Here is her portrait of 2013 Nobel Prize for Physiology or Medicine winner Randy Schekman.

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Portrait of the Week: Kid Edition

Baby and kid photography is particularly difficult because you cannot communicate in a detailed and complex manner with your subject. You must be skilled in not only framing, lighting, and composition but you must also be adept at keeping a little person content and directing their attention to the camera. Thankfully, AtEdge photographer Lisa Wiseman possesses these skills and more.

Personalities begin to form well before a person is able to speak and Wiseman’s portraits capture the beginnings of a consciousness, of a being that may not know what the mechanical object is in front of it’s face but it knows that everyone gets super happy when they smile and so they may as well smile.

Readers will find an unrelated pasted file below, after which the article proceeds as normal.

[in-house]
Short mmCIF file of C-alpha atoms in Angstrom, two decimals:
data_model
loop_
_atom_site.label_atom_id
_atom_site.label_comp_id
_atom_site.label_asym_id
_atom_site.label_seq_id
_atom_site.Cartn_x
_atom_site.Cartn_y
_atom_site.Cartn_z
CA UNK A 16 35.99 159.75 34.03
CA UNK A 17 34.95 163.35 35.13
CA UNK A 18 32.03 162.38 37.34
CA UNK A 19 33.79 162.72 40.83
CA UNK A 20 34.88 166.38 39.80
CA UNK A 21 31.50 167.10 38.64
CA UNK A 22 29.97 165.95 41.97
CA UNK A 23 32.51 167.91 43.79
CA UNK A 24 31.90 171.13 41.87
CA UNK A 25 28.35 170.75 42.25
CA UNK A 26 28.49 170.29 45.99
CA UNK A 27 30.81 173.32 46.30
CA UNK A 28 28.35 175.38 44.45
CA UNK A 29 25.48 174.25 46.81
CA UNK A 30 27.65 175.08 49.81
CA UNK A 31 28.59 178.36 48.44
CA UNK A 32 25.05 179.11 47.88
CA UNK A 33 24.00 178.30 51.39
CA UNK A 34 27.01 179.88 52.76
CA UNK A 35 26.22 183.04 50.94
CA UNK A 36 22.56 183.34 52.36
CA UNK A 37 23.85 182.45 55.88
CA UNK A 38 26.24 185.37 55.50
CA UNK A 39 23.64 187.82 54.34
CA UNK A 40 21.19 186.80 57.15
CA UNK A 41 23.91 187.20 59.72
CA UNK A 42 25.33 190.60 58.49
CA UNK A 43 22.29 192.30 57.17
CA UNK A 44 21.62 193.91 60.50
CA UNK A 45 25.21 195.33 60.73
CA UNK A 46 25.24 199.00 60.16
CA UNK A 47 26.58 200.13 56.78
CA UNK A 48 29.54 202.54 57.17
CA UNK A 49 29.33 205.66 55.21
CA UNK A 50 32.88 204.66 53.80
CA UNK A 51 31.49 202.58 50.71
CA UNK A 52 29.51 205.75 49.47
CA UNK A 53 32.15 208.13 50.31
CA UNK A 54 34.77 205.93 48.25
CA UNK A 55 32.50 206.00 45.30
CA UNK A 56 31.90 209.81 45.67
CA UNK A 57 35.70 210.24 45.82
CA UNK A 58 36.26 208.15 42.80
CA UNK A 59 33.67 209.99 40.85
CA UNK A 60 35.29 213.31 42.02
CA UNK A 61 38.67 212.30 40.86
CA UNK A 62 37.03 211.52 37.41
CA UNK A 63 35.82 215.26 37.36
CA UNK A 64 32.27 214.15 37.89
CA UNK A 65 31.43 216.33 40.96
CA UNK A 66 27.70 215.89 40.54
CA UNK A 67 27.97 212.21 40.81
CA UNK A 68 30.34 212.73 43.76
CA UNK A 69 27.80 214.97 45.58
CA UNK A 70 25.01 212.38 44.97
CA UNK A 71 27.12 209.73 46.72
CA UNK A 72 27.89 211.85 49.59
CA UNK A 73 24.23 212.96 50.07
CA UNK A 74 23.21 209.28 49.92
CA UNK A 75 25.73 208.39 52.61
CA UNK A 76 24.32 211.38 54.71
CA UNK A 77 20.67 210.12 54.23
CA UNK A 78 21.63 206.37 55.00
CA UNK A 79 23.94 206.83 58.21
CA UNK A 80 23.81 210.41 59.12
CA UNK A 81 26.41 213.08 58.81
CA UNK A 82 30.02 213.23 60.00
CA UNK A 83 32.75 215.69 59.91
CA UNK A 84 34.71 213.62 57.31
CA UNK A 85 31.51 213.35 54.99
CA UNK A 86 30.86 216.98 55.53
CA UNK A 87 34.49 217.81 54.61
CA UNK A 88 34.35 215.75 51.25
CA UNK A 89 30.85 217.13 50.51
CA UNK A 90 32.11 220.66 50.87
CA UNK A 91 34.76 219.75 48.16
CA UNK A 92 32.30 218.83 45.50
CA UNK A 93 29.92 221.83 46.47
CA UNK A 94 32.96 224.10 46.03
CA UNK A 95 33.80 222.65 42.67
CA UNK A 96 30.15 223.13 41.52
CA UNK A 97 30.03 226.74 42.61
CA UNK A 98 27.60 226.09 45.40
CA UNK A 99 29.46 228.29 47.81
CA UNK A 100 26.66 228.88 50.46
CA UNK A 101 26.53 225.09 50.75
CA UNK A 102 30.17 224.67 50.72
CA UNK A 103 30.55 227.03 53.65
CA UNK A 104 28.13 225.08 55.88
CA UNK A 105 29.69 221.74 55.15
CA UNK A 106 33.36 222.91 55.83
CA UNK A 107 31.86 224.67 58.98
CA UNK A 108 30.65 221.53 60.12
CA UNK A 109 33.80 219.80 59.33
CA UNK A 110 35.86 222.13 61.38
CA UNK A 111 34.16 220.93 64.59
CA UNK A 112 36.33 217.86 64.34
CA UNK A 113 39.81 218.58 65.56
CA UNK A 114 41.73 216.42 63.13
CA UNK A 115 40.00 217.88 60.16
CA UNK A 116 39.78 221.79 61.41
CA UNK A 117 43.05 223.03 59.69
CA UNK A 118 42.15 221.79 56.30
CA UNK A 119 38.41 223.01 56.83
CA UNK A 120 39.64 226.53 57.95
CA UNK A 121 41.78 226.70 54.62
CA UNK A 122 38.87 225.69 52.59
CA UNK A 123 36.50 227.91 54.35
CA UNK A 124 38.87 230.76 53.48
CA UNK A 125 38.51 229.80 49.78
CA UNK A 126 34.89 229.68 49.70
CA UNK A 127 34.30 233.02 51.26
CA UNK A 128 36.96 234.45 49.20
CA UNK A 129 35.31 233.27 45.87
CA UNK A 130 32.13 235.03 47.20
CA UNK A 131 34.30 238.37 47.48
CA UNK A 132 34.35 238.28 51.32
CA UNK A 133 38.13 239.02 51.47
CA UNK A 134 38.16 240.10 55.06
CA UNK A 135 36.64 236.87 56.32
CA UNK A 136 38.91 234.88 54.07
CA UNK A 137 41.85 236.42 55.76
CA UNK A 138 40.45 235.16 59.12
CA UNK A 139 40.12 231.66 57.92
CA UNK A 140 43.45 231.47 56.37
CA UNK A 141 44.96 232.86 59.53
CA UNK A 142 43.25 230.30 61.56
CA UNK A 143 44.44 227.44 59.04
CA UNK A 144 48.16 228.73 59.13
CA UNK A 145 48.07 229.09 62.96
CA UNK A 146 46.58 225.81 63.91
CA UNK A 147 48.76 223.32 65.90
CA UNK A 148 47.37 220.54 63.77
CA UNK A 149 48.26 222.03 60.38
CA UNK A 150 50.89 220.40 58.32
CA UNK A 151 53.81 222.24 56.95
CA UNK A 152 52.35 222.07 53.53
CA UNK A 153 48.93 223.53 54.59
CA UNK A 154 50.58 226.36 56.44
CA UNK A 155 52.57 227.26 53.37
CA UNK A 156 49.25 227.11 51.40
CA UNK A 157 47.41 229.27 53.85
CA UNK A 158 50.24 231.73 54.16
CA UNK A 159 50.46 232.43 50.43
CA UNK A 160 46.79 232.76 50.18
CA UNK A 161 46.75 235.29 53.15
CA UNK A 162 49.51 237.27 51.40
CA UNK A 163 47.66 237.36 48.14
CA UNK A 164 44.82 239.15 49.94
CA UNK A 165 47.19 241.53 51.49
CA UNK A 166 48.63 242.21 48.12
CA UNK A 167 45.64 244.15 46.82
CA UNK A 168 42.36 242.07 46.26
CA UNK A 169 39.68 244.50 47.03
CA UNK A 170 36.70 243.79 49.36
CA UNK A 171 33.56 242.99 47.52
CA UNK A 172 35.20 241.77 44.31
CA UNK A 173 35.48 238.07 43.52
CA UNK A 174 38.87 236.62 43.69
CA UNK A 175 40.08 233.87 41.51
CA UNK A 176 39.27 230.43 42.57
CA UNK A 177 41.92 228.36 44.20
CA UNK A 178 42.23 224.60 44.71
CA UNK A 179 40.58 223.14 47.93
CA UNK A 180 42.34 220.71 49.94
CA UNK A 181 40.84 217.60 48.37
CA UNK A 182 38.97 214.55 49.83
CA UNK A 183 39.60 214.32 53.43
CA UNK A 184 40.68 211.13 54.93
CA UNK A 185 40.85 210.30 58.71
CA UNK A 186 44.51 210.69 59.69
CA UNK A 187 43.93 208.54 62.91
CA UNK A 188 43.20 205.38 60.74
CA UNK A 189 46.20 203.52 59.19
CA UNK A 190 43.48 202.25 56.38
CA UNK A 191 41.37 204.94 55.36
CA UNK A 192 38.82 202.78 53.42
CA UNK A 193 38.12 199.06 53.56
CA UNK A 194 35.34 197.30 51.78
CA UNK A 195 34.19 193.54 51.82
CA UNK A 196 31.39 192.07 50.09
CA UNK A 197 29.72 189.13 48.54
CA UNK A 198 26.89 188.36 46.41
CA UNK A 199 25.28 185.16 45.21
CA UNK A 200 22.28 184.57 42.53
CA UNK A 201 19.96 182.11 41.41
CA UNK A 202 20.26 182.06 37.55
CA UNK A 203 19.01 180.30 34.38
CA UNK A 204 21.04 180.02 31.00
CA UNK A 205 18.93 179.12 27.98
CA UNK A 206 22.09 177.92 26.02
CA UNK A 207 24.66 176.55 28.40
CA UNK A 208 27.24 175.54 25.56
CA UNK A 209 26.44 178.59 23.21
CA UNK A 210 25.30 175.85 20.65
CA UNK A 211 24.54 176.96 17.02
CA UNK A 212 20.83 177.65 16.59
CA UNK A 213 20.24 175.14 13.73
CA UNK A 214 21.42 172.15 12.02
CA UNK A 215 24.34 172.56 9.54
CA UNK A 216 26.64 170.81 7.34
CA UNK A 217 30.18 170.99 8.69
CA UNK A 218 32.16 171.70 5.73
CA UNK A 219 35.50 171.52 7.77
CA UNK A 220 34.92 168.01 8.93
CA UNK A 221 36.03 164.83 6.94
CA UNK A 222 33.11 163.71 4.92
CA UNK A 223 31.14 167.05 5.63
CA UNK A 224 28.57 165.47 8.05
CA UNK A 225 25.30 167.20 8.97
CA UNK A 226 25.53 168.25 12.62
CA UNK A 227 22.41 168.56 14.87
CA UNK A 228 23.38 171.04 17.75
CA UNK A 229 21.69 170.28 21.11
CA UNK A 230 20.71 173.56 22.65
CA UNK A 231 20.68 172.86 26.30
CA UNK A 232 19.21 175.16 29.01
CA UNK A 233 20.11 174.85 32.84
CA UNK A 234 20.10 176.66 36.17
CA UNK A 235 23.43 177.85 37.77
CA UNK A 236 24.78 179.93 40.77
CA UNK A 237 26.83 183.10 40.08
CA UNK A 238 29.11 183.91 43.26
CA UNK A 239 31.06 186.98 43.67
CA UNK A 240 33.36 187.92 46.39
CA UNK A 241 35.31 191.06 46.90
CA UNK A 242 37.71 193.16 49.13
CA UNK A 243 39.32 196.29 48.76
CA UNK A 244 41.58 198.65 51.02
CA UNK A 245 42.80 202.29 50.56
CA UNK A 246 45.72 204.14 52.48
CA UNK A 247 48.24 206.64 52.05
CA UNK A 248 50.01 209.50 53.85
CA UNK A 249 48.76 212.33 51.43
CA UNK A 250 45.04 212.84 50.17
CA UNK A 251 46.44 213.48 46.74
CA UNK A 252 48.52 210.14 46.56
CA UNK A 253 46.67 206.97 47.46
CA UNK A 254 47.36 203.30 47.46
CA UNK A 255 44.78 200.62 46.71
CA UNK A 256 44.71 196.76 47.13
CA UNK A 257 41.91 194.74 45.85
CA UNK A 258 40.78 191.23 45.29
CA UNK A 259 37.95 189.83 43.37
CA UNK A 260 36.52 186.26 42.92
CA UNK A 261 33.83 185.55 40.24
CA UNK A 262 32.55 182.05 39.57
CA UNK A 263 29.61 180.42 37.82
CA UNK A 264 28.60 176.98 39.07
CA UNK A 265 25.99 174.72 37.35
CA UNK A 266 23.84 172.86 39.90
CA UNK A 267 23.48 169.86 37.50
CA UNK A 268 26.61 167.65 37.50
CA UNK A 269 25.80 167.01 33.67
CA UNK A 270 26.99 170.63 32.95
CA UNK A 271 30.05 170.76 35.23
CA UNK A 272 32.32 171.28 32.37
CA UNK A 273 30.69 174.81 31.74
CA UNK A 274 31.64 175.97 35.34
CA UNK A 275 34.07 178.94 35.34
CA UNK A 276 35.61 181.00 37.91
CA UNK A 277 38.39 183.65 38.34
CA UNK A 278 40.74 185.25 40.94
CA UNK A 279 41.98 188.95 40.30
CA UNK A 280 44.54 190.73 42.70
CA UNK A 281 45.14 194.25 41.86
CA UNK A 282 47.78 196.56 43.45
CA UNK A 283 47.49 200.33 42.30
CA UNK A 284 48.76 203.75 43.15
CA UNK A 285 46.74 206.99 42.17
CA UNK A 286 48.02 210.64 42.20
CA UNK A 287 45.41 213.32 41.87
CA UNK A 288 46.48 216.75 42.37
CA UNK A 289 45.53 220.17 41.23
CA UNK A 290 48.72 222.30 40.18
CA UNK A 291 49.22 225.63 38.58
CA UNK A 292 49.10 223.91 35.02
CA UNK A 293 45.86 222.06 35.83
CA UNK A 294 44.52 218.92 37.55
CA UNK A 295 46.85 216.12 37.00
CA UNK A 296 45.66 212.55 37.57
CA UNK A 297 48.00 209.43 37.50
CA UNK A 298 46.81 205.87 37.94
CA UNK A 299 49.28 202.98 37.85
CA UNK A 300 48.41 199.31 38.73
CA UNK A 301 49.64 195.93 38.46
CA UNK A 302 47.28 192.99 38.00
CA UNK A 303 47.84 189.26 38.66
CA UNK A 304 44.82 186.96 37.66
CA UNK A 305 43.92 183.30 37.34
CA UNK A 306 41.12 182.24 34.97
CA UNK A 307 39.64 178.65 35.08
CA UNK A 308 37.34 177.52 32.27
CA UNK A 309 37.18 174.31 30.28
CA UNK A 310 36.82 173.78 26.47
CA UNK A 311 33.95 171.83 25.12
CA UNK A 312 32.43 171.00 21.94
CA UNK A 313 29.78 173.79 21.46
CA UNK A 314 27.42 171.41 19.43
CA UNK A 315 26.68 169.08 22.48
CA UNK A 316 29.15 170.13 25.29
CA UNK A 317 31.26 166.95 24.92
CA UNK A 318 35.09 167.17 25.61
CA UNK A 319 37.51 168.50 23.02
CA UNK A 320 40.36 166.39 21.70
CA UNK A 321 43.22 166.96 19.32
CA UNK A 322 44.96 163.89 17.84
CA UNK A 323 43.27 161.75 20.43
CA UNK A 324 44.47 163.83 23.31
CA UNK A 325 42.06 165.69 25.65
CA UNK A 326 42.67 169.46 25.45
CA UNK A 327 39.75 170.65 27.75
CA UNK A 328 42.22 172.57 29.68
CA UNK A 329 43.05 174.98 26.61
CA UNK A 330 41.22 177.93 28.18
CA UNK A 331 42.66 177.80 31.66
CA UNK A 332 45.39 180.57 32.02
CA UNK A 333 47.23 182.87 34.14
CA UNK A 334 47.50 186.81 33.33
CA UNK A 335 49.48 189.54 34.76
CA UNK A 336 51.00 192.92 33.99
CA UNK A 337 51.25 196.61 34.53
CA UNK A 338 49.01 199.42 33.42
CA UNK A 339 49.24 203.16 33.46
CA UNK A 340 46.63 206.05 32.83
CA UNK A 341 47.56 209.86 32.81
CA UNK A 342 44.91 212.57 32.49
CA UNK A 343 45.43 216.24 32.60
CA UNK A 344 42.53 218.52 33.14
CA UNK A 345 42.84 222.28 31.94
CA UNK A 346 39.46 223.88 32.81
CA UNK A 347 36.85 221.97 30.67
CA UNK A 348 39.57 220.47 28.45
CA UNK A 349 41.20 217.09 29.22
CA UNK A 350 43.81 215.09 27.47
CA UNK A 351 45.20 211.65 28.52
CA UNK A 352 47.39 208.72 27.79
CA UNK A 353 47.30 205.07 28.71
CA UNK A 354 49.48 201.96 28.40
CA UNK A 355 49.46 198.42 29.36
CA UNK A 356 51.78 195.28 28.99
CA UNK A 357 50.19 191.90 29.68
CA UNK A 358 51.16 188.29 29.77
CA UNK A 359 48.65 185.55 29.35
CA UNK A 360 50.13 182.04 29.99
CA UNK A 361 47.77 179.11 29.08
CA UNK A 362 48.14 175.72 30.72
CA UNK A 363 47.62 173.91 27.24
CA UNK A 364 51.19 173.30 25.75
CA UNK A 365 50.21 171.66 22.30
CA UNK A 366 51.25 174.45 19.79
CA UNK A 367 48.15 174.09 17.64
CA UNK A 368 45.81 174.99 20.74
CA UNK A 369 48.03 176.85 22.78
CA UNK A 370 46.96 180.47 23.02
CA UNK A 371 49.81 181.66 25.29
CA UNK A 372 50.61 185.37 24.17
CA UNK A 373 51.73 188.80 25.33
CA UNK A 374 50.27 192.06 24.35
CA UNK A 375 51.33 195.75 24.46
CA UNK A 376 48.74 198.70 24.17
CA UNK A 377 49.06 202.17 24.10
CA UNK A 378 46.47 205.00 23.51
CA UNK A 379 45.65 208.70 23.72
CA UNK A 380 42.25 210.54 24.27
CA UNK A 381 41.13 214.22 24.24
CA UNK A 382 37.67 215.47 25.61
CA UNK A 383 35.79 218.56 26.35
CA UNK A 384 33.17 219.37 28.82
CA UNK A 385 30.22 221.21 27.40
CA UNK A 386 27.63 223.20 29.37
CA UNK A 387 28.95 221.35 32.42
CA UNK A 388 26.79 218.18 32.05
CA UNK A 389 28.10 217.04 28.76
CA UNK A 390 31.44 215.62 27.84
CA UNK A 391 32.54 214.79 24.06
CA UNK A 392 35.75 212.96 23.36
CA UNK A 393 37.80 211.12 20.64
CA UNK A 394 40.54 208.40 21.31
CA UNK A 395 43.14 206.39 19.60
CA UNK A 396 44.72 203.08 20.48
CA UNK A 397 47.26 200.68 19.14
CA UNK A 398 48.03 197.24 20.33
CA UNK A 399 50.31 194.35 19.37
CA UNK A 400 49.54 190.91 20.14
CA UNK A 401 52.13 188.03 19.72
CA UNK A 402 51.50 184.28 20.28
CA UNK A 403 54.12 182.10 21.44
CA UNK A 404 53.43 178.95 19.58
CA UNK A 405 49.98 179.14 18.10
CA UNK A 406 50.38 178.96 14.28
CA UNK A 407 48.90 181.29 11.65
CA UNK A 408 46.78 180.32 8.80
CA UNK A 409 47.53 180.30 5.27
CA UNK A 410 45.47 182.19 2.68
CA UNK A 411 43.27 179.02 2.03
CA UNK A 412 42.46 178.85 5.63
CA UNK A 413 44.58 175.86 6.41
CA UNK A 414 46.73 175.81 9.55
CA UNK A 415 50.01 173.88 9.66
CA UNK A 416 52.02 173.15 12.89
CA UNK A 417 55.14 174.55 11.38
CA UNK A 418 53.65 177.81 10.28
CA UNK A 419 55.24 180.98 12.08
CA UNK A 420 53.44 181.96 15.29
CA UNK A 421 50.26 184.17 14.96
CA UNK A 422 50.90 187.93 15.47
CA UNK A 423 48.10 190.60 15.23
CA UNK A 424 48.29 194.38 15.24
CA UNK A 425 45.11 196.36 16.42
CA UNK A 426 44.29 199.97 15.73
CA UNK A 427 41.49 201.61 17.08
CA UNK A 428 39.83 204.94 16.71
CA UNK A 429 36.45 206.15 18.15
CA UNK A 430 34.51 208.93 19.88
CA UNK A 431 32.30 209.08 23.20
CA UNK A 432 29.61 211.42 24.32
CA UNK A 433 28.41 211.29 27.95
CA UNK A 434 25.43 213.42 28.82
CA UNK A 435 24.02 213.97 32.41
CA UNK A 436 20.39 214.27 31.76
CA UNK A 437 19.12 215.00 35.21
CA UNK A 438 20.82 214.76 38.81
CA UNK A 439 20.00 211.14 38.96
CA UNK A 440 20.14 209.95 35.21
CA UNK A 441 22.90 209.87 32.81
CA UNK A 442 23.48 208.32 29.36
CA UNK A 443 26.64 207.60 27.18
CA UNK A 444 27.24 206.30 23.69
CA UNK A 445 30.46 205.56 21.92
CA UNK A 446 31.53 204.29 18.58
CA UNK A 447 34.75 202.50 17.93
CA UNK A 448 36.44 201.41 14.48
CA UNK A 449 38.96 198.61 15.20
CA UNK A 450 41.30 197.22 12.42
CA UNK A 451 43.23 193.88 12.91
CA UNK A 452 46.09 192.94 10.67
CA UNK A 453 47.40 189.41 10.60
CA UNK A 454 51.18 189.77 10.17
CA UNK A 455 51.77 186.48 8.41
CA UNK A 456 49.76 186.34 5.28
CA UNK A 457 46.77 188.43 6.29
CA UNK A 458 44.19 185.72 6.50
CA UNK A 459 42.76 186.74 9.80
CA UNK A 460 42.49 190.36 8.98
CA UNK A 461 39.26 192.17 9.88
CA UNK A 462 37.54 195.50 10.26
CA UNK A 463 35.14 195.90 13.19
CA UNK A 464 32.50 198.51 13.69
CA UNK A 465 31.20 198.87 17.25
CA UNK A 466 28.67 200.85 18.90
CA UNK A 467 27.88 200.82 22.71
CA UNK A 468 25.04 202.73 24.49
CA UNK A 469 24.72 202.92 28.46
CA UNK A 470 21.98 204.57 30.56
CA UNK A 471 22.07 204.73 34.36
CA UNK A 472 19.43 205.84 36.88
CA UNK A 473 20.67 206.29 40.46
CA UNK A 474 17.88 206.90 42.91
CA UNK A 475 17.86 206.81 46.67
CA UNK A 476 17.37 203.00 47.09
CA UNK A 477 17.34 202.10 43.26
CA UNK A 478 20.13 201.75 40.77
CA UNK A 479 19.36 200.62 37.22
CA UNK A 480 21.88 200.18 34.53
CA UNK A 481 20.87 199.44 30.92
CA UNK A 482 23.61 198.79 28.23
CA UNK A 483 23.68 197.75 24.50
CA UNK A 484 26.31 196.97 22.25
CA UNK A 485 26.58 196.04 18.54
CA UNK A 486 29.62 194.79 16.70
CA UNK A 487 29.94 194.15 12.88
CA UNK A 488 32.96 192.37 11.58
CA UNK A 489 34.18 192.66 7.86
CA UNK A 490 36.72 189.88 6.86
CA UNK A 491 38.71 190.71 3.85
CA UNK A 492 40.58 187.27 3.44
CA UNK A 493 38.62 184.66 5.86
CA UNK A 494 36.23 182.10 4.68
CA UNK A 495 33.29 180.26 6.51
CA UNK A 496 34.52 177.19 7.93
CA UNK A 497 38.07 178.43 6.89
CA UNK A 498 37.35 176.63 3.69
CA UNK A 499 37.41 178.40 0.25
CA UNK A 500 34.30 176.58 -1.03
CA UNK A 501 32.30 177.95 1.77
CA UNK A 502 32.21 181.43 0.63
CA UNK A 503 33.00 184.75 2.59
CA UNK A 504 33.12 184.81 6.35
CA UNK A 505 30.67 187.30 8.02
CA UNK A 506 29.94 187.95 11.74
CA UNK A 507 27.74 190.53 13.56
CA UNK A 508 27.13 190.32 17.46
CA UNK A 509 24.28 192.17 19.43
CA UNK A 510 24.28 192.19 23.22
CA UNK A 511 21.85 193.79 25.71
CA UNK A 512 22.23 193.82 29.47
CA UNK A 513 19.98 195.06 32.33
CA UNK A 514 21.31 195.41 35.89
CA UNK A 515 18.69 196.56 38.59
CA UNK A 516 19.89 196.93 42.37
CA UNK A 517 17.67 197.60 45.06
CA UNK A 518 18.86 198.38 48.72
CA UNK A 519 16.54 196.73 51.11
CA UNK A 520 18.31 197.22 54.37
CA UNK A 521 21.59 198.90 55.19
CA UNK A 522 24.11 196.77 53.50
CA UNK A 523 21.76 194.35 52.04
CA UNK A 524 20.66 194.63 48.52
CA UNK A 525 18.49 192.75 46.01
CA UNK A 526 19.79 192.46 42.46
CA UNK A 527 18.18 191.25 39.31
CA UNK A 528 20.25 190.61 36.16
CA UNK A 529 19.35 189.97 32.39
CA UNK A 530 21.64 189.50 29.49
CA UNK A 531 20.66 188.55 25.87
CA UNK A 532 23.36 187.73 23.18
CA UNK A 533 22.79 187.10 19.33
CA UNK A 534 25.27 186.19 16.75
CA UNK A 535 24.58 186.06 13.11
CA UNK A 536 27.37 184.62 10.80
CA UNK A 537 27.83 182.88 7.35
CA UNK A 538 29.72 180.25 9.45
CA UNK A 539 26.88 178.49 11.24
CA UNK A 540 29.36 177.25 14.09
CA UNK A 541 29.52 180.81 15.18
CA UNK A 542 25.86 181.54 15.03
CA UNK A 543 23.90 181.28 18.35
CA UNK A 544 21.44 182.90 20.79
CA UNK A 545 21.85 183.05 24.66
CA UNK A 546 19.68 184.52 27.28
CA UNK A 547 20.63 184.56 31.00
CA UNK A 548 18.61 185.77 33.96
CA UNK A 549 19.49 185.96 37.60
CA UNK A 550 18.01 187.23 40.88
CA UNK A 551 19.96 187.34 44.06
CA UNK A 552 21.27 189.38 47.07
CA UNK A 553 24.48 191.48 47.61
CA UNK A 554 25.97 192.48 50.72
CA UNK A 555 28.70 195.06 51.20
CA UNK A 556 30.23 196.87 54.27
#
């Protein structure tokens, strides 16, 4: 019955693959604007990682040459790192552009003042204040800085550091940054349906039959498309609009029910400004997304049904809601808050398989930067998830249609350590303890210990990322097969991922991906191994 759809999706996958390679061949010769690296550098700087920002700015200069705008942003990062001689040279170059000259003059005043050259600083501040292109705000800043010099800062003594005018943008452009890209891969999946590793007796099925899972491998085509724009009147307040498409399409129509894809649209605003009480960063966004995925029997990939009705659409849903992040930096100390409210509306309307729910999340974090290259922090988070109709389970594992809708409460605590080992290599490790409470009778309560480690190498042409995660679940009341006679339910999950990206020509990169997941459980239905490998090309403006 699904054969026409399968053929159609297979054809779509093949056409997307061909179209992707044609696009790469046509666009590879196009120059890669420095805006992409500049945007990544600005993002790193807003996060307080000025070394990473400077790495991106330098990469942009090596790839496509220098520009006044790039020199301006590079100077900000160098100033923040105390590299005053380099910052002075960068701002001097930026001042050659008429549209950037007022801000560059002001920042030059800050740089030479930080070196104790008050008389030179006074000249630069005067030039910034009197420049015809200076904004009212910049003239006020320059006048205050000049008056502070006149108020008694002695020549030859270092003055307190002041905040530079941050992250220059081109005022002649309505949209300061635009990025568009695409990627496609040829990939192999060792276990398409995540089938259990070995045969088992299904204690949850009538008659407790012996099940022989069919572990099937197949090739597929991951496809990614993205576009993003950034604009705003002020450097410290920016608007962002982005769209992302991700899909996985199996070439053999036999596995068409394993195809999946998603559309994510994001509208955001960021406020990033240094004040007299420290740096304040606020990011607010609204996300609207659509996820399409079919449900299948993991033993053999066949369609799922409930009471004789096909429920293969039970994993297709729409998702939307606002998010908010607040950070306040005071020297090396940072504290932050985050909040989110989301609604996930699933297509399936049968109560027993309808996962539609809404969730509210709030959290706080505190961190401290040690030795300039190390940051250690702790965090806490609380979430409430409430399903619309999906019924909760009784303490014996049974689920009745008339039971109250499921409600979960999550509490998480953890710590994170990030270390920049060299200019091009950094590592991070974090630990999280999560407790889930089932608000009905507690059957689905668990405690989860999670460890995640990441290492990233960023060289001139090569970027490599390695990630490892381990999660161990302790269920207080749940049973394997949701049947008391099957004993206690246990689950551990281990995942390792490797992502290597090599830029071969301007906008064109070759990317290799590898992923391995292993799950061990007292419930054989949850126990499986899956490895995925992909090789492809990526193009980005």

The person in this week’s portrait is not smiling though. He is interested, critical even, of his experience in front of the camera. He is matching the photographer’s gaze in a remarkable way, certainly not expected from a child. You can’t help but wonder what type of person his little guy will grow up to be.

Be sure to explore Lisa Wiseman’s AtEdge portfolio and website for more outstanding work.


R & M

The letters “R” and “M” could stand for a variety of things: rambunctious and mysterious, realistic and macabre, rollicking and multidimensional.

In our case, “R” and “M” are the initials of a photography duo whose work happens to embody all of the aforementioned adjectives.

Ransom & Mitchell are Jason Mitchell [director | photographer] & Stacey Ransom [set designer | photo illustrator] and their combination of visual strengths have produced the Portrait of the Week titled “Hubris”.